The Oregon Country Fair turns 50 years old in 2019 — and that’s a pretty big deal.
Since 1969, the Fair has provided a place for music, arts, crafts and self-expression to thrive. Set among trees above the Long Tom River in Veneta just outside Eugene, the Oregon Country Fair features a labyrinth of craft and food vendors, traveling musicians and circus acts, live performances and impromptu gatherings.
Fair-goers can let loose and embrace their quirky sides. For many, it’s a feeling of coming home.
It all takes place the second weekend of July. The Fair is open to the public from 11 a.m. to 7 p.m., Friday through Sunday (July 12-14, 2019), which leaves a lot of time for exploration.
Get ready, because there is nothing like the Oregon Country Fair.
Prepare to be entertained
With 12 performance stages, more than 700 artisans, over 75 food vendors, a sauna complex and who-knows-how-many impromptu entertainers, there’s never a dull moment at The Fair. Grab a Peach Pit map to familiarize yourself with the scene — just remember that some of the best OCF experiences come from wandering through the maze of booths without a plan. You can’t really prepare yourself for the unexpected, but that’s half the fun.
My favorite stages are W.C. Fields, where you can find awe-inspiring circus acts and hilarious slapstick comedians, and the Main Stage, which hosts popular upbeat bands that inspire even the most shy wallflowers to dance in the field.
For its 50th anniversary, the Fair is hosting some big names on the lineup. Get ready to groove to the sounds of Phil Lesh & the Terrapin Family Band, The Polish Ambassador, Jim James, ALO, The Dandy Warhols, MarchFourth, High Step Society and many more.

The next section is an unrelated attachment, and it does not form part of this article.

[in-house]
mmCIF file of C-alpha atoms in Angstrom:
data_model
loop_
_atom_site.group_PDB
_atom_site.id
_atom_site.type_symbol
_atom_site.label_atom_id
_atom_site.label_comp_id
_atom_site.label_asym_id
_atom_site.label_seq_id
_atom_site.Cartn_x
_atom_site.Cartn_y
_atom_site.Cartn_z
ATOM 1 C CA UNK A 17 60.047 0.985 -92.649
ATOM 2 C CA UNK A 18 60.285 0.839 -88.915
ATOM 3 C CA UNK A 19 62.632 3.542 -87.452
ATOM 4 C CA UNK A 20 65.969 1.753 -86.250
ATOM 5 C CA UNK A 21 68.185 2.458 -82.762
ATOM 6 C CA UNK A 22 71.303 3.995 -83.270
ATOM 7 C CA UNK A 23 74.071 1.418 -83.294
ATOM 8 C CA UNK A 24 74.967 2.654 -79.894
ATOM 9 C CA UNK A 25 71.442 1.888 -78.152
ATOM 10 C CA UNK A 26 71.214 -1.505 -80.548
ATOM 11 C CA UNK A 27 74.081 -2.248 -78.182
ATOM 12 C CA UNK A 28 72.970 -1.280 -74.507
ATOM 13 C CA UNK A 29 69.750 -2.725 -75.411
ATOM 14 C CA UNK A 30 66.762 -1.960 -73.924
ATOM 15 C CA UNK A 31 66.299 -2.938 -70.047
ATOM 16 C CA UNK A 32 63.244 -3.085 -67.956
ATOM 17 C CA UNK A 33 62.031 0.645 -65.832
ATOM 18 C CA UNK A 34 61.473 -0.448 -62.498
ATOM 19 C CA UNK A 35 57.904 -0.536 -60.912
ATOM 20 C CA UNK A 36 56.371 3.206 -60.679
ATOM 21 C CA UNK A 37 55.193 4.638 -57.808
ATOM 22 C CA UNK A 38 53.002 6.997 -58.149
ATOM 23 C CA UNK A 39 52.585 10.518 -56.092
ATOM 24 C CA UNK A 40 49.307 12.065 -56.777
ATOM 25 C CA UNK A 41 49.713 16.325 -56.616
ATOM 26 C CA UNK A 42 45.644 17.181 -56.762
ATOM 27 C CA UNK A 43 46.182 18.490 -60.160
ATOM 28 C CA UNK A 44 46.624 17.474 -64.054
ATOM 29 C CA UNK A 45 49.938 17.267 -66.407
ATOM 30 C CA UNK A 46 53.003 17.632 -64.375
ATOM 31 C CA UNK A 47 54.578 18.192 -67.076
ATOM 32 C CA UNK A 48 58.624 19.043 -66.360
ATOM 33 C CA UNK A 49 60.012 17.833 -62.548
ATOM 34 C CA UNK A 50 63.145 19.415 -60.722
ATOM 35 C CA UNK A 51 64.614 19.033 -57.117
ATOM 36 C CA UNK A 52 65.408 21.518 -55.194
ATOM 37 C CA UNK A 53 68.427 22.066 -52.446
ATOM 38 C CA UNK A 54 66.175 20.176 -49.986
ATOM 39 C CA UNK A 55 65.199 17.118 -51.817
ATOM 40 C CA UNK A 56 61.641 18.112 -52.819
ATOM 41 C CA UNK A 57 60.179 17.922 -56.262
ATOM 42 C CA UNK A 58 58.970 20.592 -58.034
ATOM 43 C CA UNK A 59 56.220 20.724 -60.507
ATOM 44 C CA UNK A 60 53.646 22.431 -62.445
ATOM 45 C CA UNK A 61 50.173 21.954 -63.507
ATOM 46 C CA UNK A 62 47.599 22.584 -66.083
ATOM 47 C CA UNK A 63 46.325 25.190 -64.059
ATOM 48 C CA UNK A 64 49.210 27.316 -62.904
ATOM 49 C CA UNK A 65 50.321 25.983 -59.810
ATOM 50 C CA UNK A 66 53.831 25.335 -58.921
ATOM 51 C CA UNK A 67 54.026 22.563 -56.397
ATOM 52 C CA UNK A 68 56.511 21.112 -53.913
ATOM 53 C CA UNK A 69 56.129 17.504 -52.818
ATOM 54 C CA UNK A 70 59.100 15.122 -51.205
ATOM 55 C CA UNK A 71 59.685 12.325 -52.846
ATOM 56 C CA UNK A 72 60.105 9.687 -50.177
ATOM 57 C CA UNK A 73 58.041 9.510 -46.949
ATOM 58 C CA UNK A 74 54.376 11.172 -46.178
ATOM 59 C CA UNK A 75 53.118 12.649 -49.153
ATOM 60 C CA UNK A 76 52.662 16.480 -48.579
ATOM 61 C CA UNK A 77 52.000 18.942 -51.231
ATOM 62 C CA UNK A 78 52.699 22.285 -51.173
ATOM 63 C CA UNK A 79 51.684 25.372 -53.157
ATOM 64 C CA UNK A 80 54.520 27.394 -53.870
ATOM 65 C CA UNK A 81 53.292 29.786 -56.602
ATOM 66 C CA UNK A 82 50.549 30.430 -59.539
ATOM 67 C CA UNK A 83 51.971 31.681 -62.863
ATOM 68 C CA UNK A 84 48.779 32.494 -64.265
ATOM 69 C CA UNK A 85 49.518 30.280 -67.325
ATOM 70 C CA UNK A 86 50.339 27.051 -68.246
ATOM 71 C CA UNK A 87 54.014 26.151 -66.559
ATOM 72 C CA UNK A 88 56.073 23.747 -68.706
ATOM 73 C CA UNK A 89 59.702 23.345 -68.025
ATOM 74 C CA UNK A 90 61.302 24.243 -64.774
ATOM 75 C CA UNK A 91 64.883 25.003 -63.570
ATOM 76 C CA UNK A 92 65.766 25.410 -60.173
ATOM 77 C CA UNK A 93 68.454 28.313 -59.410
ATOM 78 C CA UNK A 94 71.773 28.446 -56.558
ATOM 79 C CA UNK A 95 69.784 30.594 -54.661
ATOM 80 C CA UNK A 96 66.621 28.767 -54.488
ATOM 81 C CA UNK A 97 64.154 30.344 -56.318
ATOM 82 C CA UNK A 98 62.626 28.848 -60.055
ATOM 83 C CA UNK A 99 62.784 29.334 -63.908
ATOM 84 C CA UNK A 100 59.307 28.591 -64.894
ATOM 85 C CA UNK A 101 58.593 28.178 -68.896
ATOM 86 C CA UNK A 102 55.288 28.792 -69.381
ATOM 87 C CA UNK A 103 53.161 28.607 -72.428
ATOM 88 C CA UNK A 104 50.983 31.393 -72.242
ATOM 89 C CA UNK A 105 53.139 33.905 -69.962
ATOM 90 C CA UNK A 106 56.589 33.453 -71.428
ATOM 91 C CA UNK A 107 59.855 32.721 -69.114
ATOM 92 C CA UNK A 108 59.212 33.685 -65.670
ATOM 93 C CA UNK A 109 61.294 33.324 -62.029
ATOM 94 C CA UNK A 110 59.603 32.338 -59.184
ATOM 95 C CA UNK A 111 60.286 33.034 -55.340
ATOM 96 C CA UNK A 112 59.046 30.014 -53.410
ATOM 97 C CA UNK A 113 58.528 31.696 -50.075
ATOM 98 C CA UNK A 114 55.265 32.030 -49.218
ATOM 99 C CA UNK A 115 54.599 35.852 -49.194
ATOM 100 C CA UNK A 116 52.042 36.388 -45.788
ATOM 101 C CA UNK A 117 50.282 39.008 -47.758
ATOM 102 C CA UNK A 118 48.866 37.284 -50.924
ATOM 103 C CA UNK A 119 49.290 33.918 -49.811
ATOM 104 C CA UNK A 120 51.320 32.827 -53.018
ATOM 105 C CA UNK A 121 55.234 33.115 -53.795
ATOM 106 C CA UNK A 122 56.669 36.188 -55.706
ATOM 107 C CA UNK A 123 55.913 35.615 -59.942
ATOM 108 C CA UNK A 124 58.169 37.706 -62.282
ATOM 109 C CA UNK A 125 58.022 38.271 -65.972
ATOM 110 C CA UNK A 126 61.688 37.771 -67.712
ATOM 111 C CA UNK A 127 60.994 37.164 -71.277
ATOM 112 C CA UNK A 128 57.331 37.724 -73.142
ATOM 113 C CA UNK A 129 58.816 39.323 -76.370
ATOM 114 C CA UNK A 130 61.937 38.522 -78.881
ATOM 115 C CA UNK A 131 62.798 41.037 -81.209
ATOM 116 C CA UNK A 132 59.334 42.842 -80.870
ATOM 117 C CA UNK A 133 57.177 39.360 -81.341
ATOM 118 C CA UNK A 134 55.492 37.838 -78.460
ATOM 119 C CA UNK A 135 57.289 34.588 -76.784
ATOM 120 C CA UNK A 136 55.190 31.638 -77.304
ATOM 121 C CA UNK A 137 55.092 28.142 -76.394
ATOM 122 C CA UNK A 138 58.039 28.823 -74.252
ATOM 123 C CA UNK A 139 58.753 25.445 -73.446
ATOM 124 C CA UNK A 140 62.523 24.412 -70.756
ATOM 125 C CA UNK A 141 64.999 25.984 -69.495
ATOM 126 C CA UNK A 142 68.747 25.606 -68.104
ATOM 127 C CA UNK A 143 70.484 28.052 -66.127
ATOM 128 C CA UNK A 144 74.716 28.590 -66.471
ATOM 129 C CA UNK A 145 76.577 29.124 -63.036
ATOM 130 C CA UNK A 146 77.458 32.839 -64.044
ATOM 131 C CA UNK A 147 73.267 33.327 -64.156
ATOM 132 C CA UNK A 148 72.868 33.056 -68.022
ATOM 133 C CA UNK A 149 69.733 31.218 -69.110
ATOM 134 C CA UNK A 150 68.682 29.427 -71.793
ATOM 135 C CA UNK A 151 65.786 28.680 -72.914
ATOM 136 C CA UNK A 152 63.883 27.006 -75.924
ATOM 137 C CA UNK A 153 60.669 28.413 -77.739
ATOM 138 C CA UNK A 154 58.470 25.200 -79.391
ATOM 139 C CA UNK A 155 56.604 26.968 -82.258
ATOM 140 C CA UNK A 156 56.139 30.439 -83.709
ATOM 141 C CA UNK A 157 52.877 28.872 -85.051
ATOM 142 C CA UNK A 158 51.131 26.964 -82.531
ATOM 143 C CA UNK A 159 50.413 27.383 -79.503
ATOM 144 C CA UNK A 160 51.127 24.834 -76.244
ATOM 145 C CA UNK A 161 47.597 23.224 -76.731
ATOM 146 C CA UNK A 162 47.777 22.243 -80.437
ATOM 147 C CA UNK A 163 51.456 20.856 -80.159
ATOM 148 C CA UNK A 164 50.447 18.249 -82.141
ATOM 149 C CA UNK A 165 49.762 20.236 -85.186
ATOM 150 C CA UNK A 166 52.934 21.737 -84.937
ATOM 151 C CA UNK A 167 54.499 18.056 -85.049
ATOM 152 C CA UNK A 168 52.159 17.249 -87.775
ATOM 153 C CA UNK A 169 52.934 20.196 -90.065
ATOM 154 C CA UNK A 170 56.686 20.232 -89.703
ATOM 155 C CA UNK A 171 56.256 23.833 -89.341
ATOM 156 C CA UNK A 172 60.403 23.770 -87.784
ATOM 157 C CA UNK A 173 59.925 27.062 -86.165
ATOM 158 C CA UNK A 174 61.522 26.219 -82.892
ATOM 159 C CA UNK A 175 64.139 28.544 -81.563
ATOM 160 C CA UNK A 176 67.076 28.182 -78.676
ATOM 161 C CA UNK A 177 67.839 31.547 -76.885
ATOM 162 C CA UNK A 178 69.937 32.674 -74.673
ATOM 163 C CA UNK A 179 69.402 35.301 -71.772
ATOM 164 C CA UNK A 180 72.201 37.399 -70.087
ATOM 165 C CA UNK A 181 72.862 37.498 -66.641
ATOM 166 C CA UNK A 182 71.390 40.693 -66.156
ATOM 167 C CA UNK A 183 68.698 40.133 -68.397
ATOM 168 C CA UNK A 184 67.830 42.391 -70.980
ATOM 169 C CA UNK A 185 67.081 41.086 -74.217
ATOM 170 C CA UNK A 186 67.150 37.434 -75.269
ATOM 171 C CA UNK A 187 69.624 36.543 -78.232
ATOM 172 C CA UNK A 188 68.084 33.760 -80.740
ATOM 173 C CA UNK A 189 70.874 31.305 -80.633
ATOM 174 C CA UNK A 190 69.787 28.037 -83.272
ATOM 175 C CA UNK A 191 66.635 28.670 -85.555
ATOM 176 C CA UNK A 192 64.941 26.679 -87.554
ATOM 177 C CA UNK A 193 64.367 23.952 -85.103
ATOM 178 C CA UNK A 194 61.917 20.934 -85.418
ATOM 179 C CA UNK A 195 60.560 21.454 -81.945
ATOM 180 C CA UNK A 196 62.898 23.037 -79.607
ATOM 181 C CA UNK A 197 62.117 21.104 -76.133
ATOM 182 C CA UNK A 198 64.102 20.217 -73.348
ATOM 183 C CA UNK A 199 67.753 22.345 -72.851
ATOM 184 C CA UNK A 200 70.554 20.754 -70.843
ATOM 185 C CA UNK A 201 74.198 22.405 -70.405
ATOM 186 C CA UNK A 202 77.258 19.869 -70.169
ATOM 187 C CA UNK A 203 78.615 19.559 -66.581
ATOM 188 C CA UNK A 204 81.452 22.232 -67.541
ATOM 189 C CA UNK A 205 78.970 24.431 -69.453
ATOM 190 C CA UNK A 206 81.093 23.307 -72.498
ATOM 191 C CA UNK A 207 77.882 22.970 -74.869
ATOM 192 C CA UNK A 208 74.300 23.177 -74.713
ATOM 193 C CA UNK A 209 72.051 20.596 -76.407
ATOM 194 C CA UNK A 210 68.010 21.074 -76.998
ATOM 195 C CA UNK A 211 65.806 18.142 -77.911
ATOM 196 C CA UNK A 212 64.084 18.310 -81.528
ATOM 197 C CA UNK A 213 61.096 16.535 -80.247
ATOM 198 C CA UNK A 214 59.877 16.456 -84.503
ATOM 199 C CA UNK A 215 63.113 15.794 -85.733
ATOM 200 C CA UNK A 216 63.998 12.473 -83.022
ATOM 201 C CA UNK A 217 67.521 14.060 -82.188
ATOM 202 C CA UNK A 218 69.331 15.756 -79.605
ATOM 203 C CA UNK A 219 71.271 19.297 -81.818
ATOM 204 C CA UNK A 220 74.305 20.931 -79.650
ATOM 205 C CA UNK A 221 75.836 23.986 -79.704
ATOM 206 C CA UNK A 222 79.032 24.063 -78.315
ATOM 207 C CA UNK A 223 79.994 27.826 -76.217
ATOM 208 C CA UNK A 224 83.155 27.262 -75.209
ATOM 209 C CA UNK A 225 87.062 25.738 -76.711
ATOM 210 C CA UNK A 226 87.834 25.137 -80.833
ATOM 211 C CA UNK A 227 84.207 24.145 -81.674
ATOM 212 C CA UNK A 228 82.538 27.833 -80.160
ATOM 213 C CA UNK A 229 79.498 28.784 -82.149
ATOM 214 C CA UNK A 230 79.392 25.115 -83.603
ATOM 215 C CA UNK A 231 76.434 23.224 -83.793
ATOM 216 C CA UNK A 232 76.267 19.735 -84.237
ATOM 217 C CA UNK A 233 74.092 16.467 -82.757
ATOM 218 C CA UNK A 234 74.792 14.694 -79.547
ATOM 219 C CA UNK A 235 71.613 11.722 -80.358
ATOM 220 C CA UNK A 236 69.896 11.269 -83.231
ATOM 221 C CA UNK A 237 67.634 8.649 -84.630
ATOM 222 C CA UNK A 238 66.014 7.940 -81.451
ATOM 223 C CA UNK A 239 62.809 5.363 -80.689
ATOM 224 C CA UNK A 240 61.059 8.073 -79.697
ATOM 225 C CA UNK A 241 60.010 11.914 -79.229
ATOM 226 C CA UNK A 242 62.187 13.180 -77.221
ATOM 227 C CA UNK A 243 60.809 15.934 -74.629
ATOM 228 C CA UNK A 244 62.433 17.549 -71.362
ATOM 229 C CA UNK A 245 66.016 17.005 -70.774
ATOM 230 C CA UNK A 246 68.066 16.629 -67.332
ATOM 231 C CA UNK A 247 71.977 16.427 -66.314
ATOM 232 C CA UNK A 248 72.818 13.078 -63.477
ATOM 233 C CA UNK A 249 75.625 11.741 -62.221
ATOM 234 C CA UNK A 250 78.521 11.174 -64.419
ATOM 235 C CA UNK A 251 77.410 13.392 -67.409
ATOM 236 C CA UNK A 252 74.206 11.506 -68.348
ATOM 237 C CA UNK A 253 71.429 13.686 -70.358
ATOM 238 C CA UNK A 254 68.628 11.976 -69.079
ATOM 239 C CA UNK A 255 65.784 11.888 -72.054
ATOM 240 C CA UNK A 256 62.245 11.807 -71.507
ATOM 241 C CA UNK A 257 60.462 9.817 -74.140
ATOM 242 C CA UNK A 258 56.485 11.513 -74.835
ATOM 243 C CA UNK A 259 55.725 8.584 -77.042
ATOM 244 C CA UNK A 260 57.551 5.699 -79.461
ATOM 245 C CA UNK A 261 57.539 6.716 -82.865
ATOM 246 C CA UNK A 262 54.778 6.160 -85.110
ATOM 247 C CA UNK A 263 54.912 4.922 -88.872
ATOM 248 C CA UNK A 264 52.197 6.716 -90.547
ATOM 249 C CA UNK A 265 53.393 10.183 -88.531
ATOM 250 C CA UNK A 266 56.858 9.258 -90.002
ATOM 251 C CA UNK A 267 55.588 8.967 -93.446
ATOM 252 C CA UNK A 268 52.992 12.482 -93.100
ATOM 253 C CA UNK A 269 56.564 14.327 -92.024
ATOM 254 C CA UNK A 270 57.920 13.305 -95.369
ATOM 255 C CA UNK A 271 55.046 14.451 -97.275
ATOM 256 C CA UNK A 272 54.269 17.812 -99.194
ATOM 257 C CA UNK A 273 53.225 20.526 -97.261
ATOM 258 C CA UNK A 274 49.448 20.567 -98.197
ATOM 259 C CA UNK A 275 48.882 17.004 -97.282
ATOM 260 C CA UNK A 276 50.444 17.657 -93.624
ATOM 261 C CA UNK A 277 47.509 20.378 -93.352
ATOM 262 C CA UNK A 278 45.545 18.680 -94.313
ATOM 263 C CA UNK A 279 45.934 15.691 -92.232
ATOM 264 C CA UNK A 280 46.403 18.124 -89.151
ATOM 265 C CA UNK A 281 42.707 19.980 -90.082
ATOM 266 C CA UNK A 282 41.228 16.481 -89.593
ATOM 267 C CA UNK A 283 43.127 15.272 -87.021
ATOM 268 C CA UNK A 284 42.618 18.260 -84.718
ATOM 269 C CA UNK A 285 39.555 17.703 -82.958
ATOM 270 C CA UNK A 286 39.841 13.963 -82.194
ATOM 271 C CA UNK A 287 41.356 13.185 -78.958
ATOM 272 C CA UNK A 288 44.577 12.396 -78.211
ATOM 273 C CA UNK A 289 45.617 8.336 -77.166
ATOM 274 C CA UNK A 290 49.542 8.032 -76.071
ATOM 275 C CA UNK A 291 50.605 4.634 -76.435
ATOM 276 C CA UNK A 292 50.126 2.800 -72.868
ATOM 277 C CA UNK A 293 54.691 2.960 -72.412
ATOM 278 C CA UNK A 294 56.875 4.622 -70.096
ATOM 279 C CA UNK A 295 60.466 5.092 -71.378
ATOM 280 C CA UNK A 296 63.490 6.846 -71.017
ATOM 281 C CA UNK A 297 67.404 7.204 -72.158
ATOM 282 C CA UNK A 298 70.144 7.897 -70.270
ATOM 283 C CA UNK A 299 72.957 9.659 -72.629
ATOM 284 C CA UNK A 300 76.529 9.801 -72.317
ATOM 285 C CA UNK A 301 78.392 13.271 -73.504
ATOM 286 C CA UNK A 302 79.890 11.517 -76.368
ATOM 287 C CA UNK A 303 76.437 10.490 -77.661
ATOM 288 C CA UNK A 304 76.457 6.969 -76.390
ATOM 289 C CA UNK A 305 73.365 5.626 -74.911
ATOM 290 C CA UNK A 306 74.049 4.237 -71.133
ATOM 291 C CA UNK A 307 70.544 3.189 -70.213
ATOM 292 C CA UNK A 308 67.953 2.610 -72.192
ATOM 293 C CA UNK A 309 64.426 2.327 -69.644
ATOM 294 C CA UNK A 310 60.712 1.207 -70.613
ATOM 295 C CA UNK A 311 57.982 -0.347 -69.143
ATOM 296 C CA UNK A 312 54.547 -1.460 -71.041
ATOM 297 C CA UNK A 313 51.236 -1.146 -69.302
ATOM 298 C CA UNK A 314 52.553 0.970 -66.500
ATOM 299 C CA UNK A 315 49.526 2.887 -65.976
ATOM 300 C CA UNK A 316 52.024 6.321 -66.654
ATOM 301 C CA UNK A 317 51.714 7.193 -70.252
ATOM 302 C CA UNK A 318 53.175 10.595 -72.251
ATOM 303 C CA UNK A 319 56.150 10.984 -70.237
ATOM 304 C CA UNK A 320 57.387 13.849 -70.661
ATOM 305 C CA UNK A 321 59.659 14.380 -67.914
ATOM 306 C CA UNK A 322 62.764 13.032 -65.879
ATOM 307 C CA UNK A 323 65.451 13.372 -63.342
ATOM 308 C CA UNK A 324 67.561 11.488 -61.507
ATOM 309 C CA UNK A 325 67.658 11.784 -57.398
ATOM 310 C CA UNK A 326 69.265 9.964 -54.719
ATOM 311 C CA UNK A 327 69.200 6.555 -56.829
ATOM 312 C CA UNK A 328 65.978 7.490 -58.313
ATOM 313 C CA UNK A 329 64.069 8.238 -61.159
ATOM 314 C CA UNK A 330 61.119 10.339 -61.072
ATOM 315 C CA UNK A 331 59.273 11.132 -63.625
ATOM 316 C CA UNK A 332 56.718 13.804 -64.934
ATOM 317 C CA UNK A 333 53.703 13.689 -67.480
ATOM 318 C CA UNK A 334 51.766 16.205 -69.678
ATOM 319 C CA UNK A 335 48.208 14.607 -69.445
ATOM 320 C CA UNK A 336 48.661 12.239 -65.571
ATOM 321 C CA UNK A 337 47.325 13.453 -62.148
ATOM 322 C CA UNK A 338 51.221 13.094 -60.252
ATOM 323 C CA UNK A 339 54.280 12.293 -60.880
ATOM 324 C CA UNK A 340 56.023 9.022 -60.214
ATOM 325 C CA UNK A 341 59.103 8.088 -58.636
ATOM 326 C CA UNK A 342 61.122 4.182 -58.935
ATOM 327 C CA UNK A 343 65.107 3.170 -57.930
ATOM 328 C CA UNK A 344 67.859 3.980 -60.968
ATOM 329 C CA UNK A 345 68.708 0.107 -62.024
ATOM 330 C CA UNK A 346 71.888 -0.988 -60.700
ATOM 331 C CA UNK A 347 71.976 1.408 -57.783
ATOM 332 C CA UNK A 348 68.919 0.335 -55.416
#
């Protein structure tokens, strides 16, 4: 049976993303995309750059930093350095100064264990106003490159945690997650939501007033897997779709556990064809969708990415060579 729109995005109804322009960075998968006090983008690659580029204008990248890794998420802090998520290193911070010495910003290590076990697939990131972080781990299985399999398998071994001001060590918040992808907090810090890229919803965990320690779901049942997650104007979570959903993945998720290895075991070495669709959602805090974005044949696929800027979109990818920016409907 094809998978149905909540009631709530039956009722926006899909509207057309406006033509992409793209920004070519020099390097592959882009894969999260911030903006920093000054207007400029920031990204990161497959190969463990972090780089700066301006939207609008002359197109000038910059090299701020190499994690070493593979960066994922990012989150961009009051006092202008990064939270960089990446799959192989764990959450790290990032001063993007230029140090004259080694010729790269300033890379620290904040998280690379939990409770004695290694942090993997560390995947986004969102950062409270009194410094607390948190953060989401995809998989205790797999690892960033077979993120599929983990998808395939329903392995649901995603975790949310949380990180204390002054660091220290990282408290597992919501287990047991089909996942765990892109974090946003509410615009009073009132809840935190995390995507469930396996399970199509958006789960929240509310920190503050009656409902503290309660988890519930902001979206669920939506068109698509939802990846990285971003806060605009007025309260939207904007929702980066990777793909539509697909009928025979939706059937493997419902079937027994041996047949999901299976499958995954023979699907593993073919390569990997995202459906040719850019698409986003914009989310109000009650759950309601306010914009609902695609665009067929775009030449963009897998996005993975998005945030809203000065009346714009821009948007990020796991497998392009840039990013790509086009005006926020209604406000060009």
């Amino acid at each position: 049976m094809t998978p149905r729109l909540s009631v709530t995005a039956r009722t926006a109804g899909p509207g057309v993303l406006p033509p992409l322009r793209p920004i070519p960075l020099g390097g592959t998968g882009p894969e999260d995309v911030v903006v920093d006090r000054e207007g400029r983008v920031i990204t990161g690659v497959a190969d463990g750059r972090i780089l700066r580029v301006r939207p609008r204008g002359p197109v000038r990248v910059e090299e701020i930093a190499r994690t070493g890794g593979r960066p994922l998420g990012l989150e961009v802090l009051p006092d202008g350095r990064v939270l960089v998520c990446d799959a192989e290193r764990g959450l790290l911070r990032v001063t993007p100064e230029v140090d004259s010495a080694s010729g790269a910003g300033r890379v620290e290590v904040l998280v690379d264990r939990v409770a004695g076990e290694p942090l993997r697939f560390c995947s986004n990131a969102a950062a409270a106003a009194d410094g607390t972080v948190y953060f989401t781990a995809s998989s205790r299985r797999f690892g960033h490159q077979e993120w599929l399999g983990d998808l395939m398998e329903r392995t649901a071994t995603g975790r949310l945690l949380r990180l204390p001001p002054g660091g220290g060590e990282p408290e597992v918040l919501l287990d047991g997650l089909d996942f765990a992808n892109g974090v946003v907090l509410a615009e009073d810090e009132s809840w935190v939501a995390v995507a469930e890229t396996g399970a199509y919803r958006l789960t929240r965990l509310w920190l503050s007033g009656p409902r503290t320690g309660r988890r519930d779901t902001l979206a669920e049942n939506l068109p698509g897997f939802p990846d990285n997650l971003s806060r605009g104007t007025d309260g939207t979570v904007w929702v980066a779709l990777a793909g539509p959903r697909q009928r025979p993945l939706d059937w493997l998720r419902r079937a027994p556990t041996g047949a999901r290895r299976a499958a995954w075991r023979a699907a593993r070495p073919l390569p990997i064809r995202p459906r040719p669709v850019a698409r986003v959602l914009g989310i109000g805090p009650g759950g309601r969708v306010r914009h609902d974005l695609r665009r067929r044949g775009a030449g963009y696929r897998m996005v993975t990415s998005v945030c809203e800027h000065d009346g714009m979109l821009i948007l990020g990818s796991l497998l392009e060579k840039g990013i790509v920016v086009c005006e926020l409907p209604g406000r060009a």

Keep in mind that on hot days there can be some nudity at The Fair. Also, outsiders often consider this a “hippie gathering,” so you’ll encounter an abundance of friendliness, bare feet and the sound of drum circles. (If any of this doesn’t sound appealing to you, perhaps another Oregon festival would better suit your tastes.)
At The Fair, you could eat four meals a day and not even sample half of the culinary offerings. Imagine your favorite dish made with extra love and you’ll find it at OCF. Pad Thai topped with creamy peanut sauce? Head to Bangkok Grill. Hot, satisfying samosas? Eat at Sonny’s India House. Lip-smacking pulled-meat sandwiches? Cart de Frisco. Perfected Mexican fare? Ritta’s Burritos, The Whole Enchilada or El Burrito Shop. Decadent cakes and cookies? Dana’s Cheesecake. The list goes on.
Try a true Fair staple with Tofu Palace, a mainstay at OCF since its inception in the 1960s. Located at the festival’s entrance, this booth delights vegetarians and omnivores with tasty tofu burritos, salads, hibiscus coolers and more — but, truth be told, I may be biased as one of the booth’s workers.
Rest your head
You’ll need to recharge in between the three days of OCF. Plan ahead if you want to sleep at any of the neighboring campgrounds. Sites like Darling Reunion, Shady Rest, Zumwalt and Carefree Farms often sell out weeks, if not months, before The Fair. Meanwhile it’s competitive to grab a spot at nearby Lane County campsites, such as Richardson Park, which often require a short drive.
Those who prefer hotel accommodations should take advantage of Lane County’s free bus service connecting Eugene to the Oregon Country Fair. There are plenty of great lodging options in Eugene, the home of the University of Oregon, from suites at Excelsior Inn and Valley River Inn, to reliable rooms at many national hotel chains.
For more information about the Oregon Country Fair, visit the official website.